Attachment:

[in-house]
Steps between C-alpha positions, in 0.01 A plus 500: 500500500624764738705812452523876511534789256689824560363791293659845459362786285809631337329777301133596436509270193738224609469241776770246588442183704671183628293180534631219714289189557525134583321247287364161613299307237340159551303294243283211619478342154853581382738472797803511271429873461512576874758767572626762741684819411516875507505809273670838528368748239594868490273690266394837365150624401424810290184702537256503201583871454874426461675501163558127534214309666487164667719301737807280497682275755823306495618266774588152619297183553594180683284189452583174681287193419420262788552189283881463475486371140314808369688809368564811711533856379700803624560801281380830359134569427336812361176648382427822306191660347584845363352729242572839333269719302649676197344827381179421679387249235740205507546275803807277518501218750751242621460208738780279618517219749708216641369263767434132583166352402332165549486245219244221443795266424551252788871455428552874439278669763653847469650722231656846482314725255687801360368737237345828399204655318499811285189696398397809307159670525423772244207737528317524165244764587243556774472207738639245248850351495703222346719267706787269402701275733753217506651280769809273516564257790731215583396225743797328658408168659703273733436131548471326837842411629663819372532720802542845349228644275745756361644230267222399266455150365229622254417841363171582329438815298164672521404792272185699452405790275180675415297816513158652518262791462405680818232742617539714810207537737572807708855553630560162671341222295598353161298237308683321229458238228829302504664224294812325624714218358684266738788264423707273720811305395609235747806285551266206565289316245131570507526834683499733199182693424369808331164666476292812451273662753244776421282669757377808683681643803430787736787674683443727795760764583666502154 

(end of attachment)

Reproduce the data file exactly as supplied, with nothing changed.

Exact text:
[in-house]
Steps between C-alpha positions, in 0.01 A plus 500: 500500500624764738705812452523876511534789256689824560363791293659845459362786285809631337329777301133596436509270193738224609469241776770246588442183704671183628293180534631219714289189557525134583321247287364161613299307237340159551303294243283211619478342154853581382738472797803511271429873461512576874758767572626762741684819411516875507505809273670838528368748239594868490273690266394837365150624401424810290184702537256503201583871454874426461675501163558127534214309666487164667719301737807280497682275755823306495618266774588152619297183553594180683284189452583174681287193419420262788552189283881463475486371140314808369688809368564811711533856379700803624560801281380830359134569427336812361176648382427822306191660347584845363352729242572839333269719302649676197344827381179421679387249235740205507546275803807277518501218750751242621460208738780279618517219749708216641369263767434132583166352402332165549486245219244221443795266424551252788871455428552874439278669763653847469650722231656846482314725255687801360368737237345828399204655318499811285189696398397809307159670525423772244207737528317524165244764587243556774472207738639245248850351495703222346719267706787269402701275733753217506651280769809273516564257790731215583396225743797328658408168659703273733436131548471326837842411629663819372532720802542845349228644275745756361644230267222399266455150365229622254417841363171582329438815298164672521404792272185699452405790275180675415297816513158652518262791462405680818232742617539714810207537737572807708855553630560162671341222295598353161298237308683321229458238228829302504664224294812325624714218358684266738788264423707273720811305395609235747806285551266206565289316245131570507526834683499733199182693424369808331164666476292812451273662753244776421282669757377808683681643803430787736787674683443727795760764583666502154 